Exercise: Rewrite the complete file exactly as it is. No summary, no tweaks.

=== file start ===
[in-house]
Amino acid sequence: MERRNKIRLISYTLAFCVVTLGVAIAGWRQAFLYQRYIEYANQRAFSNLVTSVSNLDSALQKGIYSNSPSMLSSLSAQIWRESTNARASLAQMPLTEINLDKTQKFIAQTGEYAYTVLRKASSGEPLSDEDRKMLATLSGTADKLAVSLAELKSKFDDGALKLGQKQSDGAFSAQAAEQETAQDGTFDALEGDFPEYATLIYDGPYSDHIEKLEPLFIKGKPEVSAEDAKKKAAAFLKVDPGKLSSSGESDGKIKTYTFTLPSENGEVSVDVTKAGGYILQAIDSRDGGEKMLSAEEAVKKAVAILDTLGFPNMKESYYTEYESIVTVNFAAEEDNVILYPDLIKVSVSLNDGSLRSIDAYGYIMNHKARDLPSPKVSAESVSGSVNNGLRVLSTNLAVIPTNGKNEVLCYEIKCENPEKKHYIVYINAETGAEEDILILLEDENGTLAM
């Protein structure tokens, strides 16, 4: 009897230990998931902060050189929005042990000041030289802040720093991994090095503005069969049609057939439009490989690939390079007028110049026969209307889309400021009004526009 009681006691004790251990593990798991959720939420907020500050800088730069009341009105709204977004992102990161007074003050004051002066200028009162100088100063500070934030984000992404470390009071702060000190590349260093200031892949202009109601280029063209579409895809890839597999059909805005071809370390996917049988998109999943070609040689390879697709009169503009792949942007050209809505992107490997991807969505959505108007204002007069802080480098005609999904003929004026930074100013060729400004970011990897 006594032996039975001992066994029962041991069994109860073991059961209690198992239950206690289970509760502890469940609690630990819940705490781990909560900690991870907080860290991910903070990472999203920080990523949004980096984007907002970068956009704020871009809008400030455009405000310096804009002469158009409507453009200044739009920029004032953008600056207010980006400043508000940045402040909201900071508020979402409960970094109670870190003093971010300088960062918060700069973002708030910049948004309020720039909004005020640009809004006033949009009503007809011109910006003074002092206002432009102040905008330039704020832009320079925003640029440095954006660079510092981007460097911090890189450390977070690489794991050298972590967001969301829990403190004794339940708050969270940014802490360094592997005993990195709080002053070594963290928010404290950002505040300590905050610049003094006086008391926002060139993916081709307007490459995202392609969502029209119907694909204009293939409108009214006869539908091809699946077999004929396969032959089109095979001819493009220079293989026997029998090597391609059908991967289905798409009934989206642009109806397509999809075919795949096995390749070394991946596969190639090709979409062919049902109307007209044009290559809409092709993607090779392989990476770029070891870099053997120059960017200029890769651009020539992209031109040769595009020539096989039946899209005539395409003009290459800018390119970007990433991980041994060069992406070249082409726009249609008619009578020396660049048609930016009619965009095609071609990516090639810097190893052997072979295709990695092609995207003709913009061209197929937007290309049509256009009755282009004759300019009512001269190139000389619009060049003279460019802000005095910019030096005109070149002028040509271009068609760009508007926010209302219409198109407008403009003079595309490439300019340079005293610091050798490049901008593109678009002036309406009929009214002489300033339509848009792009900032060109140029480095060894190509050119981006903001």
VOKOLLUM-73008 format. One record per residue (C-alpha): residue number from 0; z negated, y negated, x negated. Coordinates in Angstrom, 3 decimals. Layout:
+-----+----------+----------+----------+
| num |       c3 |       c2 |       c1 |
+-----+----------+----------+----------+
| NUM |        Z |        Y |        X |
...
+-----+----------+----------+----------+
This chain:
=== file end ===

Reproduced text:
[in-house]
Amino acid sequence: MERRNKIRLISYTLAFCVVTLGVAIAGWRQAFLYQRYIEYANQRAFSNLVTSVSNLDSALQKGIYSNSPSMLSSLSAQIWRESTNARASLAQMPLTEINLDKTQKFIAQTGEYAYTVLRKASSGEPLSDEDRKMLATLSGTADKLAVSLAELKSKFDDGALKLGQKQSDGAFSAQAAEQETAQDGTFDALEGDFPEYATLIYDGPYSDHIEKLEPLFIKGKPEVSAEDAKKKAAAFLKVDPGKLSSSGESDGKIKTYTFTLPSENGEVSVDVTKAGGYILQAIDSRDGGEKMLSAEEAVKKAVAILDTLGFPNMKESYYTEYESIVTVNFAAEEDNVILYPDLIKVSVSLNDGSLRSIDAYGYIMNHKARDLPSPKVSAESVSGSVNNGLRVLSTNLAVIPTNGKNEVLCYEIKCENPEKKHYIVYINAETGAEEDILILLEDENGTLAM
């Protein structure tokens, strides 16, 4: 009897230990998931902060050189929005042990000041030289802040720093991994090095503005069969049609057939439009490989690939390079007028110049026969209307889309400021009004526009 009681006691004790251990593990798991959720939420907020500050800088730069009341009105709204977004992102990161007074003050004051002066200028009162100088100063500070934030984000992404470390009071702060000190590349260093200031892949202009109601280029063209579409895809890839597999059909805005071809370390996917049988998109999943070609040689390879697709009169503009792949942007050209809505992107490997991807969505959505108007204002007069802080480098005609999904003929004026930074100013060729400004970011990897 006594032996039975001992066994029962041991069994109860073991059961209690198992239950206690289970509760502890469940609690630990819940705490781990909560900690991870907080860290991910903070990472999203920080990523949004980096984007907002970068956009704020871009809008400030455009405000310096804009002469158009409507453009200044739009920029004032953008600056207010980006400043508000940045402040909201900071508020979402409960970094109670870190003093971010300088960062918060700069973002708030910049948004309020720039909004005020640009809004006033949009009503007809011109910006003074002092206002432009102040905008330039704020832009320079925003640029440095954006660079510092981007460097911090890189450390977070690489794991050298972590967001969301829990403190004794339940708050969270940014802490360094592997005993990195709080002053070594963290928010404290950002505040300590905050610049003094006086008391926002060139993916081709307007490459995202392609969502029209119907694909204009293939409108009214006869539908091809699946077999004929396969032959089109095979001819493009220079293989026997029998090597391609059908991967289905798409009934989206642009109806397509999809075919795949096995390749070394991946596969190639090709979409062919049902109307007209044009290559809409092709993607090779392989990476770029070891870099053997120059960017200029890769651009020539992209031109040769595009020539096989039946899209005539395409003009290459800018390119970007990433991980041994060069992406070249082409726009249609008619009578020396660049048609930016009619965009095609071609990516090639810097190893052997072979295709990695092609995207003709913009061209197929937007290309049509256009009755282009004759300019009512001269190139000389619009060049003279460019802000005095910019030096005109070149002028040509271009068609760009508007926010209302219409198109407008403009003079595309490439300019340079005293610091050798490049901008593109678009002036309406009929009214002489300033339509848009792009900032060109140029480095060894190509050119981006903001």
VOKOLLUM-73008 format. One record per residue (C-alpha): residue number from 0; z negated, y negated, x negated. Coordinates in Angstrom, 3 decimals. Layout:
+-----+----------+----------+----------+
| num |       c3 |       c2 |       c1 |
+-----+----------+----------+----------+
| NUM |        Z |        Y |        X |
...
+-----+----------+----------+----------+
This chain: